Dan Woolley has been recovering in Miami following his rescue. The Colorado Springs man was trapped underneath the rubble of the Hotel Montana in Port-au-Prince for more than 60 hours.
He arrived at Denver International Airport around 9 p.m. and says he's doing great.
"I'm healing well, I spent a couple of days with my wife and I'm alive and I'm going home to see my boys," Woolley said.
He has a head injury and a broken foot. He says while he was trapped in the wreckage of an elevator shaft, he wrote notes to his sons, thinking he would never see them again.
"I begged God. You know, God, please bring me back to my wife and my boys and I felt like God wasn't done with what he'd given me yet," Woolley said. "I had a journal with me and I wrote goodbye notes. I was under there for a couple of days and so I didn't want to not - you know there were some things that were unsaid that needed to be said."
Woolley and his colleague, David Hames, also of Colorado Springs, were working on a documentary in Haiti for Compassion International.
"One moment we were walking up to our hotel room and the next moment, just everything exploded and it felt like the ground was exploding around us and the walls started falling and he [Hames] yelled, 'It's an earthquake,' and I looked for some place safe to go but there was no place safe and so we just each lunged in a direction and then all of a sudden just darkness," Woolley said.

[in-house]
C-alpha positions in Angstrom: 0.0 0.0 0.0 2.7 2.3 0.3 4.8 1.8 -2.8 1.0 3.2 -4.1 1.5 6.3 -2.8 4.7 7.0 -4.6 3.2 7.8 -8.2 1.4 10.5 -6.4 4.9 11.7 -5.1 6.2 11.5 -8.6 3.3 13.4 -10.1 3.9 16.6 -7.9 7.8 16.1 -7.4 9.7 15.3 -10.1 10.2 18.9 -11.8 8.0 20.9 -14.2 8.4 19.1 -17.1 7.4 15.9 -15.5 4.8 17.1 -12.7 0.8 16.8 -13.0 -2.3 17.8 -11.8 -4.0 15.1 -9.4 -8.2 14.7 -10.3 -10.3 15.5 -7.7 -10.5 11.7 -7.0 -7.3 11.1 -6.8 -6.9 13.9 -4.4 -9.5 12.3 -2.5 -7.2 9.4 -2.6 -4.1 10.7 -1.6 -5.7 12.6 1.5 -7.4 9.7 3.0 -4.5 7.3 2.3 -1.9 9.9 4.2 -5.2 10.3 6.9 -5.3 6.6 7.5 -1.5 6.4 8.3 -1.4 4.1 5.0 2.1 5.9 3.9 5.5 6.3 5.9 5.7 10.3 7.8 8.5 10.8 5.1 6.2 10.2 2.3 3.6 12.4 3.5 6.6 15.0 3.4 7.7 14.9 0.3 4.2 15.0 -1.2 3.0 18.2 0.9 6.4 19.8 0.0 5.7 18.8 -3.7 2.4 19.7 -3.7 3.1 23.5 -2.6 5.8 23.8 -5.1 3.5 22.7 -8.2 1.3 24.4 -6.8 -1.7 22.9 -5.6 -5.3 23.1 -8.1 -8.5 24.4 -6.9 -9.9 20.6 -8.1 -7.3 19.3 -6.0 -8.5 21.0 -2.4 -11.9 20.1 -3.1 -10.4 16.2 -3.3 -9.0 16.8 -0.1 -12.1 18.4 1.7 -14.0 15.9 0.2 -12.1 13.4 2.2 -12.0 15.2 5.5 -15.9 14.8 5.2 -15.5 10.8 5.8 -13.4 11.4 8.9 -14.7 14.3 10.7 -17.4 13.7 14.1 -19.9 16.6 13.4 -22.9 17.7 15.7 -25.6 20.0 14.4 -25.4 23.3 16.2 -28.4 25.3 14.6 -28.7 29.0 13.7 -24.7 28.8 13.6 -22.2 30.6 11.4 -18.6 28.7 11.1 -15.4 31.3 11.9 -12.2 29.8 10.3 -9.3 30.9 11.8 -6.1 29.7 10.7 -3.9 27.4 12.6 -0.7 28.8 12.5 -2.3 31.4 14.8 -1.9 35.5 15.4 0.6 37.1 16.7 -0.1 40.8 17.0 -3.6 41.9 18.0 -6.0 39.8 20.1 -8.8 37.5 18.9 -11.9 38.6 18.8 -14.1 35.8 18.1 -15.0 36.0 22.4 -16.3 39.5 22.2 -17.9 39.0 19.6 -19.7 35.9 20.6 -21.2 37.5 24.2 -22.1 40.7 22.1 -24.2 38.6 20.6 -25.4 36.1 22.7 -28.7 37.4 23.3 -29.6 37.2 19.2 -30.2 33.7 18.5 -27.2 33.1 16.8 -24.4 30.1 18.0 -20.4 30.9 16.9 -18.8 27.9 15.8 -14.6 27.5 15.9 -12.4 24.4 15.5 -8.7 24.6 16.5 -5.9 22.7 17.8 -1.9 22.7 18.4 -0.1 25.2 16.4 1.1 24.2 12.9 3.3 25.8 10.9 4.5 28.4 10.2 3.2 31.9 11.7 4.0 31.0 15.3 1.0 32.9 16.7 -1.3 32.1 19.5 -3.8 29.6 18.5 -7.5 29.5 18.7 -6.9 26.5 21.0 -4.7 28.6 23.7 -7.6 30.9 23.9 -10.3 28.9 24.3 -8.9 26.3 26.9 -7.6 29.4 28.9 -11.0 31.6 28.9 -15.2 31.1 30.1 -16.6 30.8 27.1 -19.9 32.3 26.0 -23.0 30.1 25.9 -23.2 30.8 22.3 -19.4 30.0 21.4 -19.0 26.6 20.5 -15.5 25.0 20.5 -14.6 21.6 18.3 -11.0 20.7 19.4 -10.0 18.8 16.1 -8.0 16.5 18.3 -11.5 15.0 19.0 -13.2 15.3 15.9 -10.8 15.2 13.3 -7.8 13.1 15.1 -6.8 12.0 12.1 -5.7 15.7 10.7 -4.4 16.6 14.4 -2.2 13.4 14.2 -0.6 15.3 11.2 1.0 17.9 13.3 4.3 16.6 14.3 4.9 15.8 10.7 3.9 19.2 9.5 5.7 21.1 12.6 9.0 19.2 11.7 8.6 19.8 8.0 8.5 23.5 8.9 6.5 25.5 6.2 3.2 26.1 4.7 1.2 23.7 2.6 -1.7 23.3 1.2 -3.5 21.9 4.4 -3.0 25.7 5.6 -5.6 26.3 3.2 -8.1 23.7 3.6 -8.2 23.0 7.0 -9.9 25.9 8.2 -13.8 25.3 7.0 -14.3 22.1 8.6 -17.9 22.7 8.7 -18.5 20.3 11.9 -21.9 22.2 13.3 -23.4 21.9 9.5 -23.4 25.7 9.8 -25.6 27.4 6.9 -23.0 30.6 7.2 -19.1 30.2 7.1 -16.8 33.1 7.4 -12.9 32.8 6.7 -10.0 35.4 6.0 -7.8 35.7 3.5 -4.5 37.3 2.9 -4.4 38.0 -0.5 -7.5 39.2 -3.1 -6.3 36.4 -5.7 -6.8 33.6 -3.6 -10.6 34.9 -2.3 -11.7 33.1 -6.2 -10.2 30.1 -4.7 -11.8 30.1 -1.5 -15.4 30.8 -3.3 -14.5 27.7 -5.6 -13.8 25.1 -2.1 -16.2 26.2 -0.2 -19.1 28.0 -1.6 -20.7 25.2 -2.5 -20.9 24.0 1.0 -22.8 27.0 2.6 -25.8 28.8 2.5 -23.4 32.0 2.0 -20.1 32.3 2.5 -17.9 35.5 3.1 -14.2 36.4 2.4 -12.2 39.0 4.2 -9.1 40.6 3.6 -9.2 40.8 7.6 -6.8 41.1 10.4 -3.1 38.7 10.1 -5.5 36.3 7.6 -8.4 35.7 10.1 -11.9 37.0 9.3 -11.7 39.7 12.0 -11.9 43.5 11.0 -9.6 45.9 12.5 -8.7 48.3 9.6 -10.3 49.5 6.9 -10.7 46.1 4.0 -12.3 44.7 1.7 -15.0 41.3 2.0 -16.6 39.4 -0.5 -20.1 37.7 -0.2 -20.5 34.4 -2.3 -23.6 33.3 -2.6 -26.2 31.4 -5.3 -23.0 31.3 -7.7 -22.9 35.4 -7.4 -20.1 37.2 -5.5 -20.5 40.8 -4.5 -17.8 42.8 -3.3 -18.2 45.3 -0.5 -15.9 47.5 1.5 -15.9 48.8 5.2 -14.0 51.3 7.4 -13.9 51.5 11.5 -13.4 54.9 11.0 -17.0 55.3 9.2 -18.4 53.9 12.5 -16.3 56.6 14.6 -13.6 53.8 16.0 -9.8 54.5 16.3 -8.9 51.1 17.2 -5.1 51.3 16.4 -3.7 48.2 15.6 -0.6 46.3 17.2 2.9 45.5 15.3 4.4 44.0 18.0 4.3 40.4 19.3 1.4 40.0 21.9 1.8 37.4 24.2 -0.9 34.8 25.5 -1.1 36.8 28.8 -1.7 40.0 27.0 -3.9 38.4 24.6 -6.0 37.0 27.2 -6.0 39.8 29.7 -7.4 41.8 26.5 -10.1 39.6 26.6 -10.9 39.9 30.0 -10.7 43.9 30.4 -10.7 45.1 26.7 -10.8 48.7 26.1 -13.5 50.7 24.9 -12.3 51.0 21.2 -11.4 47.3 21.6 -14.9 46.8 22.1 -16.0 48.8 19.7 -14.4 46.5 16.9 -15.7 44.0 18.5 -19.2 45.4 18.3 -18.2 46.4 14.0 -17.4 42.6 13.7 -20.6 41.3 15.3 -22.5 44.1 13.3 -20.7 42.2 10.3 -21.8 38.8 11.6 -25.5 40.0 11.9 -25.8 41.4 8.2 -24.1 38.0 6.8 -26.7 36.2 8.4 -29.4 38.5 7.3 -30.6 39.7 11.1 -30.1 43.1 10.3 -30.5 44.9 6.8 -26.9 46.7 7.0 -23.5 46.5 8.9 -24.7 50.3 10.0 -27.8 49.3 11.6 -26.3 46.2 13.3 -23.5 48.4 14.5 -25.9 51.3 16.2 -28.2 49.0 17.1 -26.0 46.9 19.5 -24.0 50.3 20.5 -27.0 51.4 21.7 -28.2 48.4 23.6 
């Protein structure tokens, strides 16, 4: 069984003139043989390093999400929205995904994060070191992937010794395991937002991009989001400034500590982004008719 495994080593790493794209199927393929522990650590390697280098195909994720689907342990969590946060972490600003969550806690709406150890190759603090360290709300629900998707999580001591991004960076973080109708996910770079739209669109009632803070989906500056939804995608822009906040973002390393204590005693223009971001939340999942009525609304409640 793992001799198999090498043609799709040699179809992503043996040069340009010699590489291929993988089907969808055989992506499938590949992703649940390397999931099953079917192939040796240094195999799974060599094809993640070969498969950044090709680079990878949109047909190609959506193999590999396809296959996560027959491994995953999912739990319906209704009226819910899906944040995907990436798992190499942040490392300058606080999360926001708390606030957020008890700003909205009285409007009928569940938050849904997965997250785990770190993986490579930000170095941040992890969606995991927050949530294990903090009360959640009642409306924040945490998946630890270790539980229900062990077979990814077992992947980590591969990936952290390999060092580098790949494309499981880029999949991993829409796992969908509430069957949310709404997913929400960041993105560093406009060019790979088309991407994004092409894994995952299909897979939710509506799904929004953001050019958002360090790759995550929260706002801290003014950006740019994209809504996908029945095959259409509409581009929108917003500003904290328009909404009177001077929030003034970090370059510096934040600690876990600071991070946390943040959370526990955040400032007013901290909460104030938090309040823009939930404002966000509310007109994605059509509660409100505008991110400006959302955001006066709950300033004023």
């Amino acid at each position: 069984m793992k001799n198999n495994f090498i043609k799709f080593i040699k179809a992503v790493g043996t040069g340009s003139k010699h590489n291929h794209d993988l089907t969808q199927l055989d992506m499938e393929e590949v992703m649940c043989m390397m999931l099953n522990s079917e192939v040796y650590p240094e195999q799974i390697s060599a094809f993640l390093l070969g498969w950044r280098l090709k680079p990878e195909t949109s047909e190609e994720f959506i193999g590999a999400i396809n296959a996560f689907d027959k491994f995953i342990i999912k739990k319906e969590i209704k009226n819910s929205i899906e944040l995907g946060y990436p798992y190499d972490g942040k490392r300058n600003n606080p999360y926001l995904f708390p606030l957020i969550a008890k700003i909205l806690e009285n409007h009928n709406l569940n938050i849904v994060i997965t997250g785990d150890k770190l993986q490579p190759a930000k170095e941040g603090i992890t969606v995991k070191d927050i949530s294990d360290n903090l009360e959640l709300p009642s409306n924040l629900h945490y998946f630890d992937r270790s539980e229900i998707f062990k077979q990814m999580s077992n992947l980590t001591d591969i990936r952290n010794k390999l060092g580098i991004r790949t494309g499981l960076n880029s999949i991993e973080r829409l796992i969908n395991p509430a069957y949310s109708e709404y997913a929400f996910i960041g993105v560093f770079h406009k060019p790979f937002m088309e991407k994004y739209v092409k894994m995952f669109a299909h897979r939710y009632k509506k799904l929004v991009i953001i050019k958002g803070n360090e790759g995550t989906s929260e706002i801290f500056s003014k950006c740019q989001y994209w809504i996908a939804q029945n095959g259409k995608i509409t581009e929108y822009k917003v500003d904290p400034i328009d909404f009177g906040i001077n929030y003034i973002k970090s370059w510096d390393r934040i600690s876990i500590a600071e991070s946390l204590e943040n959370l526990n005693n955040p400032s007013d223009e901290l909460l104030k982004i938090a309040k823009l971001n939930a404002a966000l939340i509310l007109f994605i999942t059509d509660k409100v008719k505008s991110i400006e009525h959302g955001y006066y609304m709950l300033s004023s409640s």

Hames is still missing.
His wife spoke with the media earlier on Tuesday and says the past few days have involved a lot of ups and downs.
"Last night [Monday] was kind of a low point, 'cause I heard they had stopped the rescue and it became a recovery. And I'm like, 'No, that's just wrong,'" Renee Hames said. "And then, I guess it was about 8:30 last night, I heard that they had made a rescue again. So it was pretty joyful at our house. That they heard tappings and signs of life."
She says the hardest part for her is thinking about the possibility of having to move forward without knowing her husband's fate, but she is trying to remain optimistic.
"We just still hold out hope. We hear that there are still signs of life in the Hotel Montana, that the rescuers are still working hard," Woolley said. "I don't know why it's working out the way it is right now, but we still just hope and pray that a miracle will happen and believe in that."
Woolley says he and Hames went to Haiti because of the poverty and they wanted to shine a light on that.
"Here was a horrible earthquake but made three or five times more horrible because of the poverty and the lack of infrastructure there," Woolley said.
He says while he was trapped in the rubble, he thought a lot about his family and his priorities.
"I still have a lot of work to do. You know that journal that I started there is helpful and it got me started, but there's a lot of things to say," he said.
He says he would eventually go back to Haiti.
"Sure love the people there and the needs are so great and if my going there could help shine a light on that then I would definitely do that," Woolley said.
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